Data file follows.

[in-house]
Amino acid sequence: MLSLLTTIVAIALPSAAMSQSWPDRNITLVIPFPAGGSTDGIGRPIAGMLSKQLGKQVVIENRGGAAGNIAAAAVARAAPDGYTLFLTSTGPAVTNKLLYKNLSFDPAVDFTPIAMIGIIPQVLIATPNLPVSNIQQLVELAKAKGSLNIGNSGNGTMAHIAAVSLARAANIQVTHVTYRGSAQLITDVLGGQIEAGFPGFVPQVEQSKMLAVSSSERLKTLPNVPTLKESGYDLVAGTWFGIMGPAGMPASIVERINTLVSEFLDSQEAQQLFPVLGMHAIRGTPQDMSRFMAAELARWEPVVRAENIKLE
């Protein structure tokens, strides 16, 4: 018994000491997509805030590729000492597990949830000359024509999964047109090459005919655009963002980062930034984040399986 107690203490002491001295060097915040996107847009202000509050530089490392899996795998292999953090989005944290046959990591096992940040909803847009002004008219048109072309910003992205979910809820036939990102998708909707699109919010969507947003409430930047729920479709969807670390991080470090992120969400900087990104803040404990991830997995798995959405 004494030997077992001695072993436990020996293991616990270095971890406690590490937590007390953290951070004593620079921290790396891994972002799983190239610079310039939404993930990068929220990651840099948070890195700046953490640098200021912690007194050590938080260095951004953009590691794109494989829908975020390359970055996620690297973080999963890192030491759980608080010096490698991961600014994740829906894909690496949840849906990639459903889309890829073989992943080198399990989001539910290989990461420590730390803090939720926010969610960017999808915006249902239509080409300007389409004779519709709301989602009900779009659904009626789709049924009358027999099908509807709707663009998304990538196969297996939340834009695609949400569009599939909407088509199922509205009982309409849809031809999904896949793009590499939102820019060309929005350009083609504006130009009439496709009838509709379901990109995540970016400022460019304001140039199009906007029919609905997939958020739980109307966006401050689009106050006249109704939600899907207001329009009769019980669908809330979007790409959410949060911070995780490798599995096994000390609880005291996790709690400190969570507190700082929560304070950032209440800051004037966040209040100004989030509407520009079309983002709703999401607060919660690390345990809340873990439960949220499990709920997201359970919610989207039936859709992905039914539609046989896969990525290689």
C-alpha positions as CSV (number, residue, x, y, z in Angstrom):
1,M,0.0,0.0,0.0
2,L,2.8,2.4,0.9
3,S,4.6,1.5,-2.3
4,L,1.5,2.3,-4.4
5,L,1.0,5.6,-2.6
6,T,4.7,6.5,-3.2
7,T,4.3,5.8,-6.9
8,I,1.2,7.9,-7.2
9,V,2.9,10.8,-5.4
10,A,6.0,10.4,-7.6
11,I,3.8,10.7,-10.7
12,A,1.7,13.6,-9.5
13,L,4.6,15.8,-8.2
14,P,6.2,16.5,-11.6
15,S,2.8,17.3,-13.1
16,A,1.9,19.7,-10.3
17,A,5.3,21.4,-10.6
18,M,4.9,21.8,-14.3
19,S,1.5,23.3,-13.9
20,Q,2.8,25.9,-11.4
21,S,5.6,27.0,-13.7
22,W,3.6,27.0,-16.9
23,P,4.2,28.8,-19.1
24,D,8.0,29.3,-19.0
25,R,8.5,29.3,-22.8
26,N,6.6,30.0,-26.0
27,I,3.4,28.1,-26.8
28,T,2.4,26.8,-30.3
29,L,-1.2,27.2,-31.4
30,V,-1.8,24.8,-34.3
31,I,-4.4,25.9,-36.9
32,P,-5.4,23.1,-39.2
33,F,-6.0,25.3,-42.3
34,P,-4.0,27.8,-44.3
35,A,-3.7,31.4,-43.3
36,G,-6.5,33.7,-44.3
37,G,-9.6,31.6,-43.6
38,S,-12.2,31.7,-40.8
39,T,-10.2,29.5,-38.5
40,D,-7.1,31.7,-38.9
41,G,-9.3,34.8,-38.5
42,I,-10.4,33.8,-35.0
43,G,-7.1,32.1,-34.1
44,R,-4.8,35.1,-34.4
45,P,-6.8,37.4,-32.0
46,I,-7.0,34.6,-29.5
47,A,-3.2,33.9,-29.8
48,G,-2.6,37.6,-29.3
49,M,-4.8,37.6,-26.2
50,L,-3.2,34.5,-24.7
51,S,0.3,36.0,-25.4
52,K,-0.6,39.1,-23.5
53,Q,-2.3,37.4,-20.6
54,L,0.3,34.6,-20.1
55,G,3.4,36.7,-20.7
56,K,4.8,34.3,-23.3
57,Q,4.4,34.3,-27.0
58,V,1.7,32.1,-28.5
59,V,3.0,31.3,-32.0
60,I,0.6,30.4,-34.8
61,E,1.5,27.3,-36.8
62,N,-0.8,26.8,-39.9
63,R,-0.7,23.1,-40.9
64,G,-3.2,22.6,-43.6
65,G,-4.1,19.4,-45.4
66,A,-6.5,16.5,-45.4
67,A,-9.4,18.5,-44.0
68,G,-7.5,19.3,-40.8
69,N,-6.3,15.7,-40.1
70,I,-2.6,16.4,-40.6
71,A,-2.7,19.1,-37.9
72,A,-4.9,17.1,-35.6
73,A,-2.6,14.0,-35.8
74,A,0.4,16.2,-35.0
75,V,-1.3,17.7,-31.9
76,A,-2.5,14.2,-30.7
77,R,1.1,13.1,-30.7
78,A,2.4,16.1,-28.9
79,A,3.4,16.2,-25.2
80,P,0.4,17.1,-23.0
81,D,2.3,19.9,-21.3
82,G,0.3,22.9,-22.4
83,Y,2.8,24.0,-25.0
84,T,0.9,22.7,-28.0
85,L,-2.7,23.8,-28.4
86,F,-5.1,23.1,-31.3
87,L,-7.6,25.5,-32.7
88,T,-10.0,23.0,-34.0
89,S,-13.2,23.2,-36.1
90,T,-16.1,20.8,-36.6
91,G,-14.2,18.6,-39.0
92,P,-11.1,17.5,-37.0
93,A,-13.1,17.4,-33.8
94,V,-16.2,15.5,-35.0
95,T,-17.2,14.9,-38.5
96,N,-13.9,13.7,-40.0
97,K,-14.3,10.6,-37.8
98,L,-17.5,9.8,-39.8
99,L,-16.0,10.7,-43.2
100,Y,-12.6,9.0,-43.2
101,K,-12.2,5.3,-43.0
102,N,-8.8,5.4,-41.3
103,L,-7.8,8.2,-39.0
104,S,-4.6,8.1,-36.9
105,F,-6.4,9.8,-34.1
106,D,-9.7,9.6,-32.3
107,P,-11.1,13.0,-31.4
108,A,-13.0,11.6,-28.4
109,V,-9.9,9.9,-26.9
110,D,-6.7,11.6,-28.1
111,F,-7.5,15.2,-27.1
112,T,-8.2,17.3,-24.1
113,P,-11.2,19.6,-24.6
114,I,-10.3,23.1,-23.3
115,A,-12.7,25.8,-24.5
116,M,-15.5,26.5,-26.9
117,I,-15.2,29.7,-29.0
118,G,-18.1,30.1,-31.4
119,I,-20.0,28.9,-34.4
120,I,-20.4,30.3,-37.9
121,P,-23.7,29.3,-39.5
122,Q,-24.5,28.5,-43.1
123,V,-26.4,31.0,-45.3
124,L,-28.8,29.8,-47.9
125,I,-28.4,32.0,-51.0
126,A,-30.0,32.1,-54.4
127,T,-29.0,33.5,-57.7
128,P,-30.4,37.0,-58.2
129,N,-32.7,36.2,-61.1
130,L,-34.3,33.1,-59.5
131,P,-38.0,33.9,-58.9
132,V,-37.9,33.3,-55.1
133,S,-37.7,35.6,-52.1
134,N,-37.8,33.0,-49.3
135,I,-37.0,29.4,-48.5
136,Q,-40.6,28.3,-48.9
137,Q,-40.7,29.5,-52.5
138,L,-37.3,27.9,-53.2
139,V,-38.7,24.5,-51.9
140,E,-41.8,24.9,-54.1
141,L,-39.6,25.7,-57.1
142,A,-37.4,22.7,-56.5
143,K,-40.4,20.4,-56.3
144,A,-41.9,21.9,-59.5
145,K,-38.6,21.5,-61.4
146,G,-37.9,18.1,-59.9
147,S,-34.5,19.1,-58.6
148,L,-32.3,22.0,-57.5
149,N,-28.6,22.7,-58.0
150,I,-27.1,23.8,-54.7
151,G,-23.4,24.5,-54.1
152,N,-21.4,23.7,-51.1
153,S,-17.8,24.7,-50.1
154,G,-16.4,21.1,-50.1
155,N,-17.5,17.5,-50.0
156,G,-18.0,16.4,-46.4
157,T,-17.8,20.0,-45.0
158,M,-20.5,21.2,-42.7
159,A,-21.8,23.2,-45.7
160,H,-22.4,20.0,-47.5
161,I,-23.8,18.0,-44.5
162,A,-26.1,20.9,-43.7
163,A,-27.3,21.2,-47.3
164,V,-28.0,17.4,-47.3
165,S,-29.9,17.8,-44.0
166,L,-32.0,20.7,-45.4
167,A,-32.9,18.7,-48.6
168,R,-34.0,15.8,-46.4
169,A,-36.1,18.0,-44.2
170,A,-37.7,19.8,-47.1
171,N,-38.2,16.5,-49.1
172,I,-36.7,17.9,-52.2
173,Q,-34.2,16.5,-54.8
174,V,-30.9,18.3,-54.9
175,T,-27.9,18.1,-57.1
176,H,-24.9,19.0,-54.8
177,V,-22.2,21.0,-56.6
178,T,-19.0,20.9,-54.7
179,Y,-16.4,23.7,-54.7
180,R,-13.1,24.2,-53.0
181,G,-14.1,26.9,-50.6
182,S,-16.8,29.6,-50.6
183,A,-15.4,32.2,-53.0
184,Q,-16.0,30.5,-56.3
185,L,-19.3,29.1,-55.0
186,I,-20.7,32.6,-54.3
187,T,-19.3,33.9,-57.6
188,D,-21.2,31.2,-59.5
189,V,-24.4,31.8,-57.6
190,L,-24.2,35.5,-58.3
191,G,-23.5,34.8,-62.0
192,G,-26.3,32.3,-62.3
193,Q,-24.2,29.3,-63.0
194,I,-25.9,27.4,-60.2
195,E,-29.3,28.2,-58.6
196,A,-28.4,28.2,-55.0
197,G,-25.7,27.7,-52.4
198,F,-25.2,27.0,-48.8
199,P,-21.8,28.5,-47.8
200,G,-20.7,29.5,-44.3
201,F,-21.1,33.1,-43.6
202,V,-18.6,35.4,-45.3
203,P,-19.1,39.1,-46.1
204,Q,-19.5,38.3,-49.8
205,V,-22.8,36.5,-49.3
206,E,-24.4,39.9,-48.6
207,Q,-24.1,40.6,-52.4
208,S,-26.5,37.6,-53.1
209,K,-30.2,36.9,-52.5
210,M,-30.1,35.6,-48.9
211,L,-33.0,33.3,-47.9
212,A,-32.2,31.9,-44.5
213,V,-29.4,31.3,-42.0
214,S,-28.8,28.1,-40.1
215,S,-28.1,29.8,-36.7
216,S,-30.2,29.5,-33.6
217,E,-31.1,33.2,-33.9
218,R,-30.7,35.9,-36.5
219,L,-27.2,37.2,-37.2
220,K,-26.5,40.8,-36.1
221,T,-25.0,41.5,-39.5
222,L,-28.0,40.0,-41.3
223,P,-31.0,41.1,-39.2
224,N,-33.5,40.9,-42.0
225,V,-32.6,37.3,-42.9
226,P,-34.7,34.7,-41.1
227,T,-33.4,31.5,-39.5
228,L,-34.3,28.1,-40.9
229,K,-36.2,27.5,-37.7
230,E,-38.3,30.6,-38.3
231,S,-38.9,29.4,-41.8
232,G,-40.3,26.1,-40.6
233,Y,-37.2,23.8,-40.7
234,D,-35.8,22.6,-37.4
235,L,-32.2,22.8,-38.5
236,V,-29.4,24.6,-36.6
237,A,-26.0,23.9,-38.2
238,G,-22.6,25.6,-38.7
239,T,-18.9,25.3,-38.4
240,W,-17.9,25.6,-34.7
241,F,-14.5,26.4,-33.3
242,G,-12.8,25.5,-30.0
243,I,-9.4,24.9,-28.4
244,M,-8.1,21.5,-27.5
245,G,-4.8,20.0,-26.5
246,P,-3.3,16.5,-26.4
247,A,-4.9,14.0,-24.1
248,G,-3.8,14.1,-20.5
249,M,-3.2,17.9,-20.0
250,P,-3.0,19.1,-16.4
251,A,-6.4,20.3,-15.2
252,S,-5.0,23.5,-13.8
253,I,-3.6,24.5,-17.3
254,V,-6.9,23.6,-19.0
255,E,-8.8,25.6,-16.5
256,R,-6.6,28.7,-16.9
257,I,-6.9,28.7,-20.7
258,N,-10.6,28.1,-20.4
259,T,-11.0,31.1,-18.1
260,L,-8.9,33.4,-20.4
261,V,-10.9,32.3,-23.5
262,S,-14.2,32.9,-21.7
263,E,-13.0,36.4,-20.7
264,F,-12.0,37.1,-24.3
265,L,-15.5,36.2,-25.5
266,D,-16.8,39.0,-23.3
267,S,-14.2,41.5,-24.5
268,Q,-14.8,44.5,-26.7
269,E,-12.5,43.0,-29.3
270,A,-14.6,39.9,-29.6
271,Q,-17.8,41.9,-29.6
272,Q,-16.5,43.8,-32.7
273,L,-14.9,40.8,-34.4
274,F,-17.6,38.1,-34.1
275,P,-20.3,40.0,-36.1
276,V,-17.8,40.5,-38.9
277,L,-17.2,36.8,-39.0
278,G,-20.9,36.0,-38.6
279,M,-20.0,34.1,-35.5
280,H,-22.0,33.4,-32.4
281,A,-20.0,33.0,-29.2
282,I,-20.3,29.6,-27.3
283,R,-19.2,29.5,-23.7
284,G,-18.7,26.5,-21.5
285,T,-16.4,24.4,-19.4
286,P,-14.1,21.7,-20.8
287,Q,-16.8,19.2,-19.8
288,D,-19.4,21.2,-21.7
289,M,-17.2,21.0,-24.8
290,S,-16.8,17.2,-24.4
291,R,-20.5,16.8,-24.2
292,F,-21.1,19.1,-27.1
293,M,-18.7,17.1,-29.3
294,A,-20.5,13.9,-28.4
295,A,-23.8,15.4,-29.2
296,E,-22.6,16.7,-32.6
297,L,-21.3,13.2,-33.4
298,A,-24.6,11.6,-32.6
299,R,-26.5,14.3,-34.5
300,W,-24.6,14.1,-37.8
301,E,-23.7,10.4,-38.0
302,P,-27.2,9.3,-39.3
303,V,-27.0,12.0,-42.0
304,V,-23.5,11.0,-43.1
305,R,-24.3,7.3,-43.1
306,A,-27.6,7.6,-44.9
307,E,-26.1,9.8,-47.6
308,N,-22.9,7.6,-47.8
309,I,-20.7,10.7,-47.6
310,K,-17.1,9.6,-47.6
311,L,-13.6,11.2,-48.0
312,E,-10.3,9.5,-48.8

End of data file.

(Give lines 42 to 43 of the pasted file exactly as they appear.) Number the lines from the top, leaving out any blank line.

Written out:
38,S,-12.2,31.7,-40.8
39,T,-10.2,29.5,-38.5